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  1. Abstract

    The nature of the processes at the origin of life that selected specific classes of molecules for broad incorporation into cells is controversial. Among those classes selected were polyisoprenoids and their derivatives. This paper tests the hypothesis that polyisoprenoids were early contributors to membranes in part because they (or their derivatives) could facilitate charge transport by quantum tunneling. It measures charge transport across self‐assembled monolayers (SAMs) of carboxyl‐terminated monoterpenoids (O2C(C9HX)) and alkanoates (O2C(C7HX)) with different degrees of unsaturation, supported on silver (AgTS) bottom electrodes, with Ga2O3/EGaIn top electrodes. Measurements of current density of SAMs of linear length‐matched hydrocarbons—both saturated and unsaturated—show that completely unsaturated molecules transport charge faster than those that are completely saturated by approximately a factor of ten. This increase in relative rates of charge transport correlates with the number of carbon–carbon double bonds, but not with the extent of conjugation. These results suggest that polyisoprenoids—even fully unsaturated—are not sufficiently good tunneling conductors for their conductivity to have favored them as building blocks in the prebiotic world.

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  2. Free, publicly-accessible full text available January 12, 2024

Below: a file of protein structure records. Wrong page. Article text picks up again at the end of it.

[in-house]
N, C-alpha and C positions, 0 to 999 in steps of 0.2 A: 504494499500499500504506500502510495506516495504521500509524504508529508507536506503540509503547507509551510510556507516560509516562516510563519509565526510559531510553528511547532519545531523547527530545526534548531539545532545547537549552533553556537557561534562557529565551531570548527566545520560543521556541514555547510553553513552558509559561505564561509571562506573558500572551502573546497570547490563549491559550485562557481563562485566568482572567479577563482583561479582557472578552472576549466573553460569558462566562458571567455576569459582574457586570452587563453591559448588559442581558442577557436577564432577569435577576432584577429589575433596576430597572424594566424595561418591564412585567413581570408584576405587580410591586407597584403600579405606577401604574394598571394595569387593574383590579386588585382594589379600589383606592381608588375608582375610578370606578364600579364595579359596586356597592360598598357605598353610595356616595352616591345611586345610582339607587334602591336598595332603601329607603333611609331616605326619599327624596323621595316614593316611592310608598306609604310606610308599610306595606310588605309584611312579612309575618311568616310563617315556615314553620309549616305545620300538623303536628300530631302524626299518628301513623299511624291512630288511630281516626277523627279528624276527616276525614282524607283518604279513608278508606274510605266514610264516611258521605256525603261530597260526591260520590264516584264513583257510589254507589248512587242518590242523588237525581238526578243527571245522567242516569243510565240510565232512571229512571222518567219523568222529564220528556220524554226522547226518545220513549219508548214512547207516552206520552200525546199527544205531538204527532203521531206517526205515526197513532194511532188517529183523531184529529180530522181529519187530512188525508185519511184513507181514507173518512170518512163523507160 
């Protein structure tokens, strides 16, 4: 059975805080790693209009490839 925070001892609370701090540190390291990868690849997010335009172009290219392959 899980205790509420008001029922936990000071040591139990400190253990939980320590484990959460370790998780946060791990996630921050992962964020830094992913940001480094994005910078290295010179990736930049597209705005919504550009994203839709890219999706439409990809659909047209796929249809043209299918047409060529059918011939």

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    This paper addresses the mechanism for rectification in molecular tunneling junctions based on alkanethiolates terminated by a bipyridine group complexed with a metal ion, that is, having the structure AuTS-S(CH2)11BIPY-MCl2 (where M = Co or Cu) with a eutectic indium–gallium alloy top contact (EGaIn, 75.5% Ga 24.5% In). Here, AuTS-S(CH2)11BIPY is a self-assembled monolayer (SAM) of an alkanethiolate with 4-methyl-2,2′-bipyridine (BIPY) head groups, on template-stripped gold (AuTS). When the SAM is exposed to cobalt(II) chloride, SAMs of the form AuTS-S(CH2)11BIPY-CoCl2 rectify current with a rectification ratio of r+ = 82.0 at ±1.0 V. The rectification, however, disappears (r+ = 1.0) when the SAM is exposed to copper(II) chloride instead of cobalt. We draw the following conclusions from our experimental results: (i) AuTS-S(CH2)11BIPY-CoCl2 junctions rectify current because only at positive bias (+1.0 V) is there an accessible molecular orbital (the LUMO) on the BIPY-CoCl2 moiety, while at negative bias (−1.0 V), neither the energy level of the HOMO or the LUMO lies between the Fermi levels of the electrodes. (ii) AuTS-S(CH2)11BIPY-CuCl2 junctions do not rectify current because there is an accessible molecular orbital on the BIPY-CuCl2 moiety at both negative and positive bias (the HOMO is accessible at negative bias, and the LUMO is accessible at positive bias). The difference in accessibility of the HOMO levels at −1.0 V causes charge transfer—at negative bias—to take place via Fowler–Nordheim tunneling in BIPY-CoCl2 junctions, and via direct tunneling in BIPY-CuCl2 junctions. This difference in tunneling mechanism at negative bias is the origin of the difference in rectification ratio between BIPY-CoCl2 and BIPY-CuCl2 junctions. 
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